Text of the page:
Busy weekend for Ireland's Elite
boxers at Celtic Box Cup in Dungarvan
by Michael O'Neill
September 22, 2015
Dervla Duffy: (photo IABA.ie)
(SEPT 22) A busy weekend ahead
for many of Ireland’s Elite boxers as the 2015 edition of the
CELTIC BOX CUP gets underway Friday at the Sports Centre in the
West Waterford seaside town of Dungarvan.
Some 255 boxers from not only Ireland but also neighbours
England, Scotland and Wales will join international stars from
many countries including Poland, Portugal even Australia and
United Arab Emirates (Dubai).
Current Irish Elite champions Dervla Duffy, Kelly Harrington and
Clare Grace have entered this year as have many top male stars
including National champions Dean Gardiner and Myles Casey.
Five-time Irish Elite champion Eric Donovan, a European Elite
medallist, is another to appear , along with 2015 Elite
finalists Joanne Lambe, the 2014 Elite champion, Matthew Tinker,
and AIBA World Youth silver medallist Christina Desmond.
Desmond and Grace, a European Elite bronze medallist who is
ranked No. 8 in the world by AIBA, could renew acquaintances in
the middleweight final. Both women clashed last January in the
Elite welterweight decider at the National Stadium in Dublin,
with Grace edging a split decision. Desmond will be keen to
reverse that decision this weekend.
The duo have since moved up to the middleweight class which one
of the only three Olympic weight classes for women yet again in
The Celtic Box Cup was founded in 2013. Since then it has grown
to be one of Ireland’s leading boxing tournaments. The Dungarvan
club itself was founded by Gerry O’Mahony, former Irish boxing
team manager and Munster Council President and of course among
its members was the late great Peter Crotty. In fact Crotty
started his career at St Mary’s BC Clonmel at a time when there
was no club in Dungarvan.
Nicknamed the “Iron Man of Dungarvan”, Peter Crotty was the
first boxer to win four Irish Welterweight Championships in a
row between 1949 and 1952,and eight in all. He represented
Ireland at the Olympics in Helsinki, Finland in 1952 and was
later chosen to represent Europe against the mighty United
States team in the “Golden Gloves” tournament in Chicago. He
also represented his country more than 80 times.
Among those who will not be in Dungarvan this weekend are Ceire
Smith and Katie Taylor. The Bray woman, together with Smith, has
joined up with the Irish Elite Male World Championships squad
for a training camp in Assisi, Italy
with coaches Billy Walsh, Zuar Antia and Eddie Bolger. The men’s
team are preparing for the 2015 AIBA World’s in Doha some 12
Joe Ward, Michael O’Reilly, Adam Nolan, Dean Walsh, Sean McComb,
Michael Conlan and Brendan Irvine will represent Ireland at the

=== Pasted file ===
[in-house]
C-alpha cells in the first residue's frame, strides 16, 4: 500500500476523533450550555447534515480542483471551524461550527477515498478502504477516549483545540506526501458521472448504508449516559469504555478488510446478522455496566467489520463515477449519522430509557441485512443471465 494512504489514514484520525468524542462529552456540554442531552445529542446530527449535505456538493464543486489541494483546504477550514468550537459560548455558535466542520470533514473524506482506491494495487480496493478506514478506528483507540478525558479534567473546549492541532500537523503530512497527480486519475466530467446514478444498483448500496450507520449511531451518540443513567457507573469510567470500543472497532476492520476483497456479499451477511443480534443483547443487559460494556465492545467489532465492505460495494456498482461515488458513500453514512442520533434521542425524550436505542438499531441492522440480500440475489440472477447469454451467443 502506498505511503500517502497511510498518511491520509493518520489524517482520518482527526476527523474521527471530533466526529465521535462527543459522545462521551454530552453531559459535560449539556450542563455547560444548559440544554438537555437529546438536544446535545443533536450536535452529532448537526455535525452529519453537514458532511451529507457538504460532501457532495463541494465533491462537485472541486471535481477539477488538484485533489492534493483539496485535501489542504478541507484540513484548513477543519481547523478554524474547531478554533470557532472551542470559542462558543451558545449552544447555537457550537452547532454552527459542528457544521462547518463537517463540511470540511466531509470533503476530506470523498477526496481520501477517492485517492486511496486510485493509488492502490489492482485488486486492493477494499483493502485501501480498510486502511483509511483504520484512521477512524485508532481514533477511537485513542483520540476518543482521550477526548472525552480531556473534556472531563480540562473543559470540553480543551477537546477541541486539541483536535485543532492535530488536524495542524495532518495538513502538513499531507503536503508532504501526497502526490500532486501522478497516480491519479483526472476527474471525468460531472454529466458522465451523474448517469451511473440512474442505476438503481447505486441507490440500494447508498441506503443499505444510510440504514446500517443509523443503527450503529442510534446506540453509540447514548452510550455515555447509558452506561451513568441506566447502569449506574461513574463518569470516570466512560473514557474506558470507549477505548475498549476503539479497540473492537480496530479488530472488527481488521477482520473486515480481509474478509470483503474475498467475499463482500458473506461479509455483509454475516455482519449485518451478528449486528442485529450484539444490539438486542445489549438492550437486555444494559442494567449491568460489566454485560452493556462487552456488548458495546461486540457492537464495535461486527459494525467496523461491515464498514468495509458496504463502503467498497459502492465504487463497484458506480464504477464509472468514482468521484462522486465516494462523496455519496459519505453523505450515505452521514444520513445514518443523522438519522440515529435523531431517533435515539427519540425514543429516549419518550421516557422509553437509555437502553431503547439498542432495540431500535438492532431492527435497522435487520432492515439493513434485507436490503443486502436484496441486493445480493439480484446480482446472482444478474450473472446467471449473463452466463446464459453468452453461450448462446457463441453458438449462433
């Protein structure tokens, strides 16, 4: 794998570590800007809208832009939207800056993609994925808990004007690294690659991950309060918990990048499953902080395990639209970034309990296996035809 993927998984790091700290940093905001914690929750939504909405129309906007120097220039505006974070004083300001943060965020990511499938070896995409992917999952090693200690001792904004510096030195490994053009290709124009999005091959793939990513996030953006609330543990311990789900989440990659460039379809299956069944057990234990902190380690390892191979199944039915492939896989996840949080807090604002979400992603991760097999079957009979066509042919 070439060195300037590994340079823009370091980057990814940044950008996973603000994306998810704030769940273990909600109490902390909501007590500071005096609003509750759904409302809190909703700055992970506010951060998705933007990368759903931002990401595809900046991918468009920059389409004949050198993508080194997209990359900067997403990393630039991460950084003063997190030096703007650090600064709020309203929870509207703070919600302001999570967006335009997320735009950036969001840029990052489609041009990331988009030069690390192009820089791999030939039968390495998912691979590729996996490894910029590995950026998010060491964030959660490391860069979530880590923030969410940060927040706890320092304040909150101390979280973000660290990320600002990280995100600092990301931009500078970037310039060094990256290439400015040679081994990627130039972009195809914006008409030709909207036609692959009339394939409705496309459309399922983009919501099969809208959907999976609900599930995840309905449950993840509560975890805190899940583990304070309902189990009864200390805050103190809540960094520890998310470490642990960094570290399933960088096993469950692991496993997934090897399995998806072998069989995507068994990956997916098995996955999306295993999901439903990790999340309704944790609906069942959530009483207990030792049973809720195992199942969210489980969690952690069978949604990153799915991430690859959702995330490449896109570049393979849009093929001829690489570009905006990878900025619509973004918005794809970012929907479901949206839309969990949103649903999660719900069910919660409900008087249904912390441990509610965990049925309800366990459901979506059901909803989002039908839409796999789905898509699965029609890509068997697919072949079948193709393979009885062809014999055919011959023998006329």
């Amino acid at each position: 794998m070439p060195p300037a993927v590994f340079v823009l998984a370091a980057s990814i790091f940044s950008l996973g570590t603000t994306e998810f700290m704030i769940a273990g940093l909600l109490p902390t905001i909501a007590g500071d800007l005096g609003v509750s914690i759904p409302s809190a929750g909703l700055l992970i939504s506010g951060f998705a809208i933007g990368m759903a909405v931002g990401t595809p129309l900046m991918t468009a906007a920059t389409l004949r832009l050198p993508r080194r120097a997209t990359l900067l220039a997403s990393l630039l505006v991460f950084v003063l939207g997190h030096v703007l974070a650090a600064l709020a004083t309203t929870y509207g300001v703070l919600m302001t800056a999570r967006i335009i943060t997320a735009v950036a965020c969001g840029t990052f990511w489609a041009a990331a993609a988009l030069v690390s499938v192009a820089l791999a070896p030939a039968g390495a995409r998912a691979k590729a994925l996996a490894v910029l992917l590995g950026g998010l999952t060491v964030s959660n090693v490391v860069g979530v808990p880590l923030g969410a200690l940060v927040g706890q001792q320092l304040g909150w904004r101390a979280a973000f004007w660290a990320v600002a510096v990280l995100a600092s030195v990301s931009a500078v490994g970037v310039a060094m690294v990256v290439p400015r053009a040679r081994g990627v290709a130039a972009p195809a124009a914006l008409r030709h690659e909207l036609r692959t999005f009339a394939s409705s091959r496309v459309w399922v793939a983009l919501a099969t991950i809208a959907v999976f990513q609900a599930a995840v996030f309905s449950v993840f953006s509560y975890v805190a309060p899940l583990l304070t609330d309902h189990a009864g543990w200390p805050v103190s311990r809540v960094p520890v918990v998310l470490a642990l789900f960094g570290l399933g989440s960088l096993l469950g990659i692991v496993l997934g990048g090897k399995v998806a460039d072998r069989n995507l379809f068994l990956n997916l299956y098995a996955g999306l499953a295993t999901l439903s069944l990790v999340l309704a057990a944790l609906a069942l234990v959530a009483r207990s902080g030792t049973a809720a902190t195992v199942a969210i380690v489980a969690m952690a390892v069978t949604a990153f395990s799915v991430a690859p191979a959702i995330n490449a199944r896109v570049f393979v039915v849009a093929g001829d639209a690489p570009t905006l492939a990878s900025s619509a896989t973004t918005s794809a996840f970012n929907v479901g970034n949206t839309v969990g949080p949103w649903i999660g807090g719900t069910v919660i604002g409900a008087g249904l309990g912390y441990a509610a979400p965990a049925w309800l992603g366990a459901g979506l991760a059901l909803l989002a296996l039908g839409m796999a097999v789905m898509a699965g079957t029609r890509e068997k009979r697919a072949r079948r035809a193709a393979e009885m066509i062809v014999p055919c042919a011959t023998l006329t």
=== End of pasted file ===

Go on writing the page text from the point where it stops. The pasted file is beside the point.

18th edition of the Championships which are doubling up as a
qualifier for Rio 2016.
“We’ll train with Italy and Belarus in Assisi and the World
Championships team will leave for Doha from Italy on October
2nd, “ said Billy Walsh, who will be Irish head coach in Assisi
Walsh’s own future remains uncertain with talks understood to be
‘ongoing’ with his employers IABA together no doubt with input
from Sport Ireland/Irish Sports Council and others keen that one
of the world’s leading coaches remains at the helm of Irish
boxing and not accept the excellent offer he is believed to have
received from USA Boxing to take charge of their women’s squad.
USA Boxing understandably remains silent on the subject.
One major problem which in the writer’s opinion needs to be
resolved – and with some urgency – is overall control of ALL
Irish boxing including the women’s team, Youth and Juniors. One
simply cannot have two different teams in charge and overall
control MUST go to Walsh and his HPU team if Irish women are to
continue to excel in Olympic and World Championships especially
when Katie Taylor retires. There must be closer co-operation
between the men’s and women’s squads.
Billy Walsh (or a successor if he leaves) MUST have overall
control and anything less will in effect mean the present two
tier system continuing, albeit few agree publically that there
is a 2 tier system.
Young boxers have already been lost to the sport due to this and
such as Sport Ireland MUST insist that it is not to continue if
they are to continue to fund the sport as they do now.
That it has done for so long is yet another reason why major
changes in the overall control of Irish boxing need to be
implemented as a matter of urgency, and before next month’s IABA
Congress in Ennis. The country needs to have a proper structure
in place that allows up and coming stars like Amy Broadhurst,
Ciara Ginty, and more urgently Michaela Walsh, Clare Grace,
Christina Desmond and a few others to be seconded to the HPU
squad and regularly travelling to training camps like that in
The ‘Old Men’ of the IABA have served their country well but
with some in their 70’s and 80’s unless Irish boxing ‘rings in
the changes’ and very soon, the country now a powerhouse in AIBA
boxing thanks to such as Walsh, Antia, Peter Taylor and others
will soon be left behind in the ‘new’ world of AIBA, and those
who believe that success is guaranteed are simply burying their
heads in the sand.
Politics of any sort must NOT be allowed to potentially damage
the career prospects of some of the new potential stars of Irish
women’s boxing as they have done in the recent past.